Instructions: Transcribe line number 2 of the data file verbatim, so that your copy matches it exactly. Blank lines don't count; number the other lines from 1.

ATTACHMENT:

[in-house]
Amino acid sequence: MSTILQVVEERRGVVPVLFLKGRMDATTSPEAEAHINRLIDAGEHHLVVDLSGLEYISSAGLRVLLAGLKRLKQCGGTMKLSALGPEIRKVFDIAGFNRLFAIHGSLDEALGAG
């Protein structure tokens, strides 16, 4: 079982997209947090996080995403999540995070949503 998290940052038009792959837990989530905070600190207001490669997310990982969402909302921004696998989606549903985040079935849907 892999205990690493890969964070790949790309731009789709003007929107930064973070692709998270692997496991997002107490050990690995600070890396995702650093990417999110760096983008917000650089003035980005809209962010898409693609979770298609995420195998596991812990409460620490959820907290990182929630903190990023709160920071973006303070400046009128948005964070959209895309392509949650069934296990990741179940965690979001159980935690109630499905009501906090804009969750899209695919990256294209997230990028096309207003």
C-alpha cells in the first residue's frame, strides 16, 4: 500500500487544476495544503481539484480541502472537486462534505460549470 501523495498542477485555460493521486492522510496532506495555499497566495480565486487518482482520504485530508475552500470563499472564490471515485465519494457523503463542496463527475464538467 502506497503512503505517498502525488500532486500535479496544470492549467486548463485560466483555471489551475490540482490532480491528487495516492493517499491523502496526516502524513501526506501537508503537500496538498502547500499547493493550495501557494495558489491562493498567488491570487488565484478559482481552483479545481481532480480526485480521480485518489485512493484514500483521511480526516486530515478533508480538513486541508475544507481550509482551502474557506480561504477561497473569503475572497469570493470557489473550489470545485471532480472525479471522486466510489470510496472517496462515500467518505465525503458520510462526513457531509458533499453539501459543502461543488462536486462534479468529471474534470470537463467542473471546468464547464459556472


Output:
Amino acid sequence: MSTILQVVEERRGVVPVLFLKGRMDATTSPEAEAHINRLIDAGEHHLVVDLSGLEYISSAGLRVLLAGLKRLKQCGGTMKLSALGPEIRKVFDIAGFNRLFAIHGSLDEALGAG